ARCHIVE – The EU wants to encourage countries like Russia and Norway to less exploit the Arctic. Photo: Kirill Kukhmar / TASS / dpa
In order to achieve this goal, according to a communication on Wednesday, the European Commission will advocate a multilateral agreement that prohibits the exploitation of deposits that have not yet been developed. In addition, such an agreement could prohibit companies from buying extracted raw materials.
Currently exploited deposits are in high demand in the EU. According to a study report, 87 percent of the liquefied natural gas produced in the Russian Arctic was recently exported to the EU.
One reason given for the initiative is the risk of new environmental disasters. Due to the prevailing weather conditions in the Arctic, there is a “particular difficulty in taking emergency and cleaning measures in the event of industrial or marine accidents,” says the communication from EU foreign representative Josep Borrell and the EU Commission.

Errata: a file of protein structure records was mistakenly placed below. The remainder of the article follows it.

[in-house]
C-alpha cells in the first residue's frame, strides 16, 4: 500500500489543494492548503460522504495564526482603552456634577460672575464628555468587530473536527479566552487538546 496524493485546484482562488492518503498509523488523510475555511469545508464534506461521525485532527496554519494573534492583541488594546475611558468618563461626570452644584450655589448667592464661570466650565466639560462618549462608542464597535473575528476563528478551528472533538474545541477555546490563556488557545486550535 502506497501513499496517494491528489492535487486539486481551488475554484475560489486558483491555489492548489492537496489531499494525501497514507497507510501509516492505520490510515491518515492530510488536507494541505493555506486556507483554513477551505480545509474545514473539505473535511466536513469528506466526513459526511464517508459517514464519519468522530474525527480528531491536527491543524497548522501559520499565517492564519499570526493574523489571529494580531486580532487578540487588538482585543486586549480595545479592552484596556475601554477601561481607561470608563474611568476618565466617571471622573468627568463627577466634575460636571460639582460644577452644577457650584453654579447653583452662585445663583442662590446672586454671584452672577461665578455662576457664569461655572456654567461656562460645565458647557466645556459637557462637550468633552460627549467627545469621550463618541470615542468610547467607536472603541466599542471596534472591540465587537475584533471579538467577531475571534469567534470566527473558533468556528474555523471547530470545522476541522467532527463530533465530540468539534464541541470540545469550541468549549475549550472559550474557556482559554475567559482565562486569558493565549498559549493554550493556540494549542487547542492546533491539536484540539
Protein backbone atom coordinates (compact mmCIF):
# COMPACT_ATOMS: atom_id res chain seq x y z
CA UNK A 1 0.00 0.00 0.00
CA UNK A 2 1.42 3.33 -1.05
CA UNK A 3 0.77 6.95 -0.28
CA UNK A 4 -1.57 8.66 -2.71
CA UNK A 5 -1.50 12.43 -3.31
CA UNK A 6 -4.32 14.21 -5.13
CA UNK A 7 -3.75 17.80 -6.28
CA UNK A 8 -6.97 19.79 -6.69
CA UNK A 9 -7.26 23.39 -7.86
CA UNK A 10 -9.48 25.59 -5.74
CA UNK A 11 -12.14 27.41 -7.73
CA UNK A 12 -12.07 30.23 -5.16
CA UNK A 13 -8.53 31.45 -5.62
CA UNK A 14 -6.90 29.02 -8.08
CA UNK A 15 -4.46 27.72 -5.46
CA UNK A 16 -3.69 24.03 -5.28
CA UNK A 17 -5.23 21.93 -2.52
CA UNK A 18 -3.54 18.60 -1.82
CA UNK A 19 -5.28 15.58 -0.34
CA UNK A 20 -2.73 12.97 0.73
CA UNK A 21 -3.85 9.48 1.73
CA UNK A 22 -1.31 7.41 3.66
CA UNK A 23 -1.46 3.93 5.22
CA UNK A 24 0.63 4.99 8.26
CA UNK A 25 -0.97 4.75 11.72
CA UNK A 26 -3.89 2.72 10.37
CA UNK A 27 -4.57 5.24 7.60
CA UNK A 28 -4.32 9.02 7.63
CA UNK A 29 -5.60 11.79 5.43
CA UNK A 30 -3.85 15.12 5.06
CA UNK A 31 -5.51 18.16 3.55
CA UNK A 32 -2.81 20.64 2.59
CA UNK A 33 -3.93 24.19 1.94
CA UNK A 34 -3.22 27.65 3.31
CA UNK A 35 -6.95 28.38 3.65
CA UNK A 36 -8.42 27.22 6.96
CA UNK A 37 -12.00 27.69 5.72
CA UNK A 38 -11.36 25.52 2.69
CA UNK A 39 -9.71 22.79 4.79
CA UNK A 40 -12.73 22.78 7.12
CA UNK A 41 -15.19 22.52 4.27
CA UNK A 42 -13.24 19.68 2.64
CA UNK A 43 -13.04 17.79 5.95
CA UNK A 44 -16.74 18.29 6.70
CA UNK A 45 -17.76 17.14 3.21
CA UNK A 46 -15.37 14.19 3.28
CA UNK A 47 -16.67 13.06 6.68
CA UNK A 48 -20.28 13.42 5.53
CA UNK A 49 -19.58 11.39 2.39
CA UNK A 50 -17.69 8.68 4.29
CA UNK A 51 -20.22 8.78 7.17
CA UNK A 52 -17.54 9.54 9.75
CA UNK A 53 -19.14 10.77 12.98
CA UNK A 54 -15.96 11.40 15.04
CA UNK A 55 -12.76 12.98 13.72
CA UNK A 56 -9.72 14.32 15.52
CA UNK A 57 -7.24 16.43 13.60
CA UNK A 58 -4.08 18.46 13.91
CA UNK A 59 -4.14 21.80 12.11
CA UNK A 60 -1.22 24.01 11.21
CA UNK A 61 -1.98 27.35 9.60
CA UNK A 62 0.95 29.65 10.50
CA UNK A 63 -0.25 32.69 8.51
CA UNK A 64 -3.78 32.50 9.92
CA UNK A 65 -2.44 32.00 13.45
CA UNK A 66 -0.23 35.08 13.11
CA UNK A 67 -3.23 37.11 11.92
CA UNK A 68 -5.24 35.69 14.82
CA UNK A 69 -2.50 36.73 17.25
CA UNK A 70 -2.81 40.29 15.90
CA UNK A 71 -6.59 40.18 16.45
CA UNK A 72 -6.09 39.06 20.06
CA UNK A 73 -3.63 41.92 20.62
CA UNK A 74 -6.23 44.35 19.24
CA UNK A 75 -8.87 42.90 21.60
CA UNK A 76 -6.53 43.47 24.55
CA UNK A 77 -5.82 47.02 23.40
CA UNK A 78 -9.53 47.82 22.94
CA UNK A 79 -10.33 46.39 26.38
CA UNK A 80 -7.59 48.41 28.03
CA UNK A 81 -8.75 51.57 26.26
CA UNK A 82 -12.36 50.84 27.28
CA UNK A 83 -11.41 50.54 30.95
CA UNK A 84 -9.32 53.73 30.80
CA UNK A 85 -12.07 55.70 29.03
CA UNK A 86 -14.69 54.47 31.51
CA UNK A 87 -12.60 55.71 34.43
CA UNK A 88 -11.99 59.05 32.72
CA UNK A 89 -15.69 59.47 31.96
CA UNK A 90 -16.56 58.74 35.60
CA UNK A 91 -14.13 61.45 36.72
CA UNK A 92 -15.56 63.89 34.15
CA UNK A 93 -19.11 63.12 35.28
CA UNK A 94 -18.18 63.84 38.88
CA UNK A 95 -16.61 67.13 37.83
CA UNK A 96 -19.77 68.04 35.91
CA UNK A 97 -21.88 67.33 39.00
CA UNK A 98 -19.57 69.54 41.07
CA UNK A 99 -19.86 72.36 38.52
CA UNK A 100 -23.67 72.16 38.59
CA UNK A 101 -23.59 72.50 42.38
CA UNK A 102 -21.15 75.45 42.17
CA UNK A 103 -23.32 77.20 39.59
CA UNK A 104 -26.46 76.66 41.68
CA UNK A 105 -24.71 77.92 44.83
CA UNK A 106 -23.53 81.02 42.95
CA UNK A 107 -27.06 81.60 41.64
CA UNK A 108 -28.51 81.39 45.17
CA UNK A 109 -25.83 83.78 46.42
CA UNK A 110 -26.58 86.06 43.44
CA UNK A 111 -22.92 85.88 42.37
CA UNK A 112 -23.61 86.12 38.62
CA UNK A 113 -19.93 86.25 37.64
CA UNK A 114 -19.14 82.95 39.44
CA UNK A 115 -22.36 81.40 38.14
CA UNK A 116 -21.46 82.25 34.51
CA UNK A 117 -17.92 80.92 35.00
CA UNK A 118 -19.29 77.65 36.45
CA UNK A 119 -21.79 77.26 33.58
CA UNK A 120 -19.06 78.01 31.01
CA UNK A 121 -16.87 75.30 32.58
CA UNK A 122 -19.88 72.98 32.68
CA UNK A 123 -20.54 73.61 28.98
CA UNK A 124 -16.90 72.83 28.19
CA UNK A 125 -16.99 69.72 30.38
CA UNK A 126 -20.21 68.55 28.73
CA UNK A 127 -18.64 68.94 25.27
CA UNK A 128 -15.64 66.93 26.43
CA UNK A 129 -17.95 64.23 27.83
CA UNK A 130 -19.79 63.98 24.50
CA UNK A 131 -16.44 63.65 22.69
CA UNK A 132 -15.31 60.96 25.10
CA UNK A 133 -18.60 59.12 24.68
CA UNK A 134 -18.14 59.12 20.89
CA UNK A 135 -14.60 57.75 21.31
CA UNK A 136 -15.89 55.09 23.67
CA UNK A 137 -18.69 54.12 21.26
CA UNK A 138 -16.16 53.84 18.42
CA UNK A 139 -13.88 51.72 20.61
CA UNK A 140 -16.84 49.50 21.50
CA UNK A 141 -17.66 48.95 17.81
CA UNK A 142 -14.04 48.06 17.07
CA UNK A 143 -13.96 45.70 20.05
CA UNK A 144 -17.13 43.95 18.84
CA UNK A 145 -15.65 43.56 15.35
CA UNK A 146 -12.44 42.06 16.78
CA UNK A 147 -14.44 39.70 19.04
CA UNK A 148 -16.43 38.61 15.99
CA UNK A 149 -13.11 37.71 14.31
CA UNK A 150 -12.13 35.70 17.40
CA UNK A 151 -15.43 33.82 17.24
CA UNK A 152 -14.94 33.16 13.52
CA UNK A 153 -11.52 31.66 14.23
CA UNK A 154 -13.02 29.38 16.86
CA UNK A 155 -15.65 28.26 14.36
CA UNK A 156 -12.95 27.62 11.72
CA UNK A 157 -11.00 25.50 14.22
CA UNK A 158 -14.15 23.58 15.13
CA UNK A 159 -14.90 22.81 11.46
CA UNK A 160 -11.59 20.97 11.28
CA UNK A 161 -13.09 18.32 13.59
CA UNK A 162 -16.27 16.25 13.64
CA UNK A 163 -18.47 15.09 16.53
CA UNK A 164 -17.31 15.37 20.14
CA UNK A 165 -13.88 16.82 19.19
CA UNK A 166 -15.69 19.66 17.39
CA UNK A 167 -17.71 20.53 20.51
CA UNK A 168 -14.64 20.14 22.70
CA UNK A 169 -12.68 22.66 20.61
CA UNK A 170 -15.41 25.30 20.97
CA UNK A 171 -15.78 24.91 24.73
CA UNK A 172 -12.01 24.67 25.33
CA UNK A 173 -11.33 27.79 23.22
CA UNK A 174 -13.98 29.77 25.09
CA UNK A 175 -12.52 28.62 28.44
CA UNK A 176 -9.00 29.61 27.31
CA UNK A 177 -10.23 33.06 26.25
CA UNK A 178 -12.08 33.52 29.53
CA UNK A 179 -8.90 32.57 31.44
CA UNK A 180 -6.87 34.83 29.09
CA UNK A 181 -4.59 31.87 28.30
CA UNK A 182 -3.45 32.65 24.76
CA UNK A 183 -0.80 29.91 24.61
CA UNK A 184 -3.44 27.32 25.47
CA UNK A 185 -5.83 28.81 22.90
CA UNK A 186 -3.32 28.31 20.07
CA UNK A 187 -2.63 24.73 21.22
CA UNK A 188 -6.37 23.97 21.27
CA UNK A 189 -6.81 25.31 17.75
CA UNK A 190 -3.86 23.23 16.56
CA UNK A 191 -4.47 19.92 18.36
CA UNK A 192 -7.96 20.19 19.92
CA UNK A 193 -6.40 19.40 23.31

This is also relevant because the Arctic is already threatened by climate change. “The region is warming up three times as fast as the rest of the planet,” said EU Environment Commissioner Virginijus Sinkevicius in Brussels.
It is currently unclear whether there is any chance of persuading countries like Russia to renounce the extraction of fossil fuels in the Arctic in a legally effective manner. This is supported by the fact that the European market is very important for the country and a possible EU import ban on Arctic gas could call into question investments in the development of new deposits. At the same time, relations between Russia and the EU are still extremely tense and Moscow has been preventing the EU from receiving official observer status in the Arctic Council for years because of annoyance at the EU-Ukraine policy.
The Council is currently the most important forum for cooperation in the region around the North Pole. All eight Arctic states belong to it. In addition to Russia and Norway, these are also the EU countries Denmark, Finland and Sweden as well as the USA, Canada and Iceland. In the United States, the government of President Joe Biden had stopped plans to explore and exploit oil deposits in Alaska for the time being.